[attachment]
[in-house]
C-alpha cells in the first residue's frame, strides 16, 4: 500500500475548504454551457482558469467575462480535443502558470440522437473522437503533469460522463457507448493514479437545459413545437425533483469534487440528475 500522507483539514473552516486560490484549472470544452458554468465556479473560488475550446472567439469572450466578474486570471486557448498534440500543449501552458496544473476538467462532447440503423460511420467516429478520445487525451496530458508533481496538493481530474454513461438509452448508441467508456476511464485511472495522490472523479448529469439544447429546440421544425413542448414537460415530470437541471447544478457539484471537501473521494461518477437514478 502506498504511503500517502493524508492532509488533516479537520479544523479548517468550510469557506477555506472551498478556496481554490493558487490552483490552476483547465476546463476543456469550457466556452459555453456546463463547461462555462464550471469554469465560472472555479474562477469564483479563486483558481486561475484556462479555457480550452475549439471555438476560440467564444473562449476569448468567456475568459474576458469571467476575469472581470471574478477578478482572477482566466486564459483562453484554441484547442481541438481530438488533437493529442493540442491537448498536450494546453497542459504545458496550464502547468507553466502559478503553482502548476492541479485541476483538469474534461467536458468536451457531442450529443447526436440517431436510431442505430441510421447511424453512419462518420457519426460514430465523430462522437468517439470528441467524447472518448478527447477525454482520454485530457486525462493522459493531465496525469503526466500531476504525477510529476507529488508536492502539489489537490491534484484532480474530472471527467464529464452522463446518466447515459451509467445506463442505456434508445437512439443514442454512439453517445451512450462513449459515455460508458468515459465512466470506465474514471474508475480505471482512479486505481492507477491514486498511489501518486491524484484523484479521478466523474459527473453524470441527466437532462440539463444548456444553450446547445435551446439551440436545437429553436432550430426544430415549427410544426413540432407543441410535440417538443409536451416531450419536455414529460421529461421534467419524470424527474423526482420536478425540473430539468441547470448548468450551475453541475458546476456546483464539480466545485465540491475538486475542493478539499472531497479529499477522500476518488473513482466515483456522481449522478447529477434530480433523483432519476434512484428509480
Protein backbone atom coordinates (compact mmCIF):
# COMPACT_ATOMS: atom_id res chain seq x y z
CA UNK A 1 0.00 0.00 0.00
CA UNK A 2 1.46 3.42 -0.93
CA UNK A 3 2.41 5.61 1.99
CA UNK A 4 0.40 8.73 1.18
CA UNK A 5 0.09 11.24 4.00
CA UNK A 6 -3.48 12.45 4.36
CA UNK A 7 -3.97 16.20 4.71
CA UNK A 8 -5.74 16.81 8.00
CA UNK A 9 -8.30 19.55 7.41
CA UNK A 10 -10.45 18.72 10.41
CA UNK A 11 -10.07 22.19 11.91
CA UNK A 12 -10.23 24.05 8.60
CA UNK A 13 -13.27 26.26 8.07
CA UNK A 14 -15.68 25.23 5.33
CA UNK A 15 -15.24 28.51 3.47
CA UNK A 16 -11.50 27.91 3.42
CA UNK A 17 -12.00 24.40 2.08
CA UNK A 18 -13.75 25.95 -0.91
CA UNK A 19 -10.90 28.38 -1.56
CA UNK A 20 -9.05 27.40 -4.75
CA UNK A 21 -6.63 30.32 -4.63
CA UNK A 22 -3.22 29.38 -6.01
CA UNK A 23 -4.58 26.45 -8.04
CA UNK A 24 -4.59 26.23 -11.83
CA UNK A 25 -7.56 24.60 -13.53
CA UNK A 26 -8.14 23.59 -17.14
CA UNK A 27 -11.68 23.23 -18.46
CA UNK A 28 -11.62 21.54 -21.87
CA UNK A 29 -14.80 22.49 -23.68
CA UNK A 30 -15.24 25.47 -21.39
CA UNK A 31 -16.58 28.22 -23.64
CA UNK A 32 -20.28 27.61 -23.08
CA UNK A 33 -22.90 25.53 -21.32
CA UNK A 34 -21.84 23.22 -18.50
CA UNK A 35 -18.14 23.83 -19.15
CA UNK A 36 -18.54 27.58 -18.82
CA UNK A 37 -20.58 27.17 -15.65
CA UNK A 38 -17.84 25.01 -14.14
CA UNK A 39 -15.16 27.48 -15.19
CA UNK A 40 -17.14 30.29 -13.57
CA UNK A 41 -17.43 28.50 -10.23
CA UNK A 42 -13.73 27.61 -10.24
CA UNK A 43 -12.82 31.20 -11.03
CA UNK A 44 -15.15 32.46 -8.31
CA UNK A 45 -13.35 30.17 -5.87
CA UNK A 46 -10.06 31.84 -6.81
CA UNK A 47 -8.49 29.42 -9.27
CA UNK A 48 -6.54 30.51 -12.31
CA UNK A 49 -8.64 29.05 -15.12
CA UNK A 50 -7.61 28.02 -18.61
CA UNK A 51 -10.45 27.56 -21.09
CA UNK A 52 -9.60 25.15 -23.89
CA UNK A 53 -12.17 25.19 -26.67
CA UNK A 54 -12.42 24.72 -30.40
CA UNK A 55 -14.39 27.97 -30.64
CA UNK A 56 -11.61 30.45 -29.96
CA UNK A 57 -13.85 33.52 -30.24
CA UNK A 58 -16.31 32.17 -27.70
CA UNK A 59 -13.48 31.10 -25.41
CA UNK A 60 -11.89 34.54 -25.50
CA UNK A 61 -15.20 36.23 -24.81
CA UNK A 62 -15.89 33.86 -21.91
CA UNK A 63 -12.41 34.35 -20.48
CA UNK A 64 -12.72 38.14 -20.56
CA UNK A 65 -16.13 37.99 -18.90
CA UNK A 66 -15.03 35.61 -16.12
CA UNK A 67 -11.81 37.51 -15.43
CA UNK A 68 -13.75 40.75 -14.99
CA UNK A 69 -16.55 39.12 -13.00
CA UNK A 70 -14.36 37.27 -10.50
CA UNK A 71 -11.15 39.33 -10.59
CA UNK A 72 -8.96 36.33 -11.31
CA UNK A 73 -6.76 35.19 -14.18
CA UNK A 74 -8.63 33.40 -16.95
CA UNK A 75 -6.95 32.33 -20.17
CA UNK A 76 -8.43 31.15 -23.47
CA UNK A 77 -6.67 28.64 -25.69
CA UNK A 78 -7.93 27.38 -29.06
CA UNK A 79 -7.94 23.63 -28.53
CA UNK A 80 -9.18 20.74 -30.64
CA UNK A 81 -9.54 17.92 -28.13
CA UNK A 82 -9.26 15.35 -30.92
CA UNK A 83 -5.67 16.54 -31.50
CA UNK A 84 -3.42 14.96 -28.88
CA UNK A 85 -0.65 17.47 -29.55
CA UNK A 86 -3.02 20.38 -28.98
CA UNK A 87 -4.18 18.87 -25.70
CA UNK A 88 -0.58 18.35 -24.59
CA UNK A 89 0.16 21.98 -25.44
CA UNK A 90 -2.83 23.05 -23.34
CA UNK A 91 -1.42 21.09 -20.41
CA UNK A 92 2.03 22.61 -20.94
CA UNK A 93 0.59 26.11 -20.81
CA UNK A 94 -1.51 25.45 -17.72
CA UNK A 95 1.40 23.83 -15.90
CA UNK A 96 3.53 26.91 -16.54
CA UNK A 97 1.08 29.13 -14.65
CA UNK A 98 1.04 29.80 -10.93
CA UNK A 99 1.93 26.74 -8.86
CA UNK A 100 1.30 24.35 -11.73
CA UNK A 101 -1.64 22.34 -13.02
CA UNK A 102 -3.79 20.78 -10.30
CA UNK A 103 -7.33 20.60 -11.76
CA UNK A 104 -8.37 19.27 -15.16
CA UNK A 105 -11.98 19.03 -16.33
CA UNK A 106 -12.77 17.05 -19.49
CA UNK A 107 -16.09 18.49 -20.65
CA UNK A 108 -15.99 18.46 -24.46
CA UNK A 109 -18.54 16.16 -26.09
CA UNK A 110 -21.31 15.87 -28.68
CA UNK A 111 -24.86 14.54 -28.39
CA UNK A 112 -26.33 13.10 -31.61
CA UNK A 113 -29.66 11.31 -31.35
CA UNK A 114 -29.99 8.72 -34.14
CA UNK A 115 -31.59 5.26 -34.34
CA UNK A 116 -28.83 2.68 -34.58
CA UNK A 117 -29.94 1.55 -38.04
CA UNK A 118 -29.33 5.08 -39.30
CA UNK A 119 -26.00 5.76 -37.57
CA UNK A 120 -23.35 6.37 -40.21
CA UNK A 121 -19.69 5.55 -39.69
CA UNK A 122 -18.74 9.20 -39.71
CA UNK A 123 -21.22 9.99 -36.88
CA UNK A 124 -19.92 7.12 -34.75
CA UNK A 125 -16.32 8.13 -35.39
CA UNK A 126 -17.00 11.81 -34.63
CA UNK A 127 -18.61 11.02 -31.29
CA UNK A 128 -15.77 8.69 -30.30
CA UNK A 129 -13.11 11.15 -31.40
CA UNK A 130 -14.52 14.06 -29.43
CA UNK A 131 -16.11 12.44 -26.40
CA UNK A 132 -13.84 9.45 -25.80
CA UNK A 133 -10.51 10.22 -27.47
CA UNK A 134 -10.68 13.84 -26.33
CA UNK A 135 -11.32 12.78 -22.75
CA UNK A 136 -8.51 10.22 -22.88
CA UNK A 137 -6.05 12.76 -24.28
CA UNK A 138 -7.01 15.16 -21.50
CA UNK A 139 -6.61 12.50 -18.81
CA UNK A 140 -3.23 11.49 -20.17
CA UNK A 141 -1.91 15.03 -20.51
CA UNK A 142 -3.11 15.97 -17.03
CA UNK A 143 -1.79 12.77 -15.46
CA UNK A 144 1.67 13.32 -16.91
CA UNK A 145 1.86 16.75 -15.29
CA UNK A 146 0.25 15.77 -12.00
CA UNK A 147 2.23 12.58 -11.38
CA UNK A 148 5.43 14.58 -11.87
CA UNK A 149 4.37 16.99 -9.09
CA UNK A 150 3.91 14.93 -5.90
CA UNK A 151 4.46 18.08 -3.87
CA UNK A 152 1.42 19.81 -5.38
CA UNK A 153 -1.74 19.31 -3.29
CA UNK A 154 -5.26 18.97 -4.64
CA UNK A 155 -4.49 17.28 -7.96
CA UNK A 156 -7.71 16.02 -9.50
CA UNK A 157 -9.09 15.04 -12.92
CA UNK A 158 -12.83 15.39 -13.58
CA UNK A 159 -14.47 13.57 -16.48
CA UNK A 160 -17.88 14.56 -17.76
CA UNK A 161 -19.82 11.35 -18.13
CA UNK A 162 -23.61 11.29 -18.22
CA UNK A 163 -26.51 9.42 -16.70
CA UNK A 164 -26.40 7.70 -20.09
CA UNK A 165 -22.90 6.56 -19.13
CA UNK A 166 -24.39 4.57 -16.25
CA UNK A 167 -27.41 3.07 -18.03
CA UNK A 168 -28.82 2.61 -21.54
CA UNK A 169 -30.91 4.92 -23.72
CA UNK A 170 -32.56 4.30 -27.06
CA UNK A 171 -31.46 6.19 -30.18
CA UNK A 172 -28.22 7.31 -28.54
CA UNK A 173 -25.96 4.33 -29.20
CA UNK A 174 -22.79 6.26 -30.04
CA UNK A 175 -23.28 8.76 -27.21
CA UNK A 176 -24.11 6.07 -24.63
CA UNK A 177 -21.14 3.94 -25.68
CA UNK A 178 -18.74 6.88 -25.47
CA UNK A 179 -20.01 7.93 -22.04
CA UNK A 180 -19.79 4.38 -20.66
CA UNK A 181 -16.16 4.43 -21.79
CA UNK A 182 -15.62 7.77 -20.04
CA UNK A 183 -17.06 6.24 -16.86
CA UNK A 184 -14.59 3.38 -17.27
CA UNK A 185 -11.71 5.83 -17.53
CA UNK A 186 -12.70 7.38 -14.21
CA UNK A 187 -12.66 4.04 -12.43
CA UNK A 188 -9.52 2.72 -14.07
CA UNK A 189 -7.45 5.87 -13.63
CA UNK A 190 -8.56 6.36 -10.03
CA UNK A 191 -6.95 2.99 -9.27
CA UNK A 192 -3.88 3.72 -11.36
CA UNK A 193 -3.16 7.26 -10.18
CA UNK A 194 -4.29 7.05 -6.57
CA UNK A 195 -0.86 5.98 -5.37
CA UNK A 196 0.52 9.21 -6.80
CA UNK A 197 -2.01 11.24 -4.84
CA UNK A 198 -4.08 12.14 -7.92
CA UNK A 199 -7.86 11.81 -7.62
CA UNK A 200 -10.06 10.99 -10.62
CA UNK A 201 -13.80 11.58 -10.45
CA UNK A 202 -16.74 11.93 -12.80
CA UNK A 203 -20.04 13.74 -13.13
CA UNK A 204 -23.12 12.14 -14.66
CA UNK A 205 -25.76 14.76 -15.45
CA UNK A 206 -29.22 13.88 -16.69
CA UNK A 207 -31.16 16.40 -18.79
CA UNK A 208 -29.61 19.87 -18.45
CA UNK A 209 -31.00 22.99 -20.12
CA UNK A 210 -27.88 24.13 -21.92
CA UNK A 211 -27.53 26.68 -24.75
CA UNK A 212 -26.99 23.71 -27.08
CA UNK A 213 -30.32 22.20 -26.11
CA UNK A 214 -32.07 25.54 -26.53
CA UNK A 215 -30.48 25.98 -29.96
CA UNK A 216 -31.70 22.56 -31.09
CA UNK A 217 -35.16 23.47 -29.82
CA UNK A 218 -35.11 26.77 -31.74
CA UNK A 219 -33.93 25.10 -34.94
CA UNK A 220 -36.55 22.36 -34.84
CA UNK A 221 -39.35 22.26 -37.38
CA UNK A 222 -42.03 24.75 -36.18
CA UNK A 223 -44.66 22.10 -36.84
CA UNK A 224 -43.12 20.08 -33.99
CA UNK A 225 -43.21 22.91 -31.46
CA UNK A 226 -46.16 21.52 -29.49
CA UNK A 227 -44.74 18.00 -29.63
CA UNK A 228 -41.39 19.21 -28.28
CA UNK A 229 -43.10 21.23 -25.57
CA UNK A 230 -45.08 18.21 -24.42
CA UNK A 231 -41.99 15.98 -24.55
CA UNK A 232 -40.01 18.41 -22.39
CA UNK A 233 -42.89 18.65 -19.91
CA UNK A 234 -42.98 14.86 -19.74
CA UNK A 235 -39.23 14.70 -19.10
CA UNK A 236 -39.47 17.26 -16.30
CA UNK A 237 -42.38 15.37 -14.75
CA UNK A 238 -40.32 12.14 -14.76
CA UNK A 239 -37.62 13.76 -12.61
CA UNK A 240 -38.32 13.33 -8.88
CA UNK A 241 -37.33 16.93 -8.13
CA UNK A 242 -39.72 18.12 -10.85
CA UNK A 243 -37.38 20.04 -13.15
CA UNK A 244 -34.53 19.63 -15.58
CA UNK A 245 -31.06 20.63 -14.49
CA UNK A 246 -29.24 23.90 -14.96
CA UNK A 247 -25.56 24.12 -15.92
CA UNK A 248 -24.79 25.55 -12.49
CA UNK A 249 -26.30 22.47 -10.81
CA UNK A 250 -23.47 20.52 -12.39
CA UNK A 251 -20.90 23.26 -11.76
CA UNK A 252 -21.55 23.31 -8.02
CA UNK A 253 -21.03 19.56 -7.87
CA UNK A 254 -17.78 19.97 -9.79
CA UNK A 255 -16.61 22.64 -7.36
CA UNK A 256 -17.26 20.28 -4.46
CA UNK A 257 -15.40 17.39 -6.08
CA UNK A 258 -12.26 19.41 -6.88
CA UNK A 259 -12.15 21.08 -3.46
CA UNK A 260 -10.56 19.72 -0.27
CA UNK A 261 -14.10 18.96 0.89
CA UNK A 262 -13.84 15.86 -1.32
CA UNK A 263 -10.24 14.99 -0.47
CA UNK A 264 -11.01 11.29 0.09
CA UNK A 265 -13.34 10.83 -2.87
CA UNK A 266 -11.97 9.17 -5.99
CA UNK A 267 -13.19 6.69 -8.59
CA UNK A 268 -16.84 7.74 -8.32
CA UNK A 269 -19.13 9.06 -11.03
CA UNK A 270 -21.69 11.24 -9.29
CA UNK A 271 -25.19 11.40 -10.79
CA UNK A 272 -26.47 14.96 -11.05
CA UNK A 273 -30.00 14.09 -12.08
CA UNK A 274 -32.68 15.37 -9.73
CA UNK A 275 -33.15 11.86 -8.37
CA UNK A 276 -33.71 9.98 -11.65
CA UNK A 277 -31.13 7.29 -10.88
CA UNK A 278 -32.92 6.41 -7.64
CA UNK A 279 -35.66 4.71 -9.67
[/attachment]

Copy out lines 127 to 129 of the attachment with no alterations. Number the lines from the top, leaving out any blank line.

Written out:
CA UNK A 123 -21.22 9.99 -36.88
CA UNK A 124 -19.92 7.12 -34.75
CA UNK A 125 -16.32 8.13 -35.39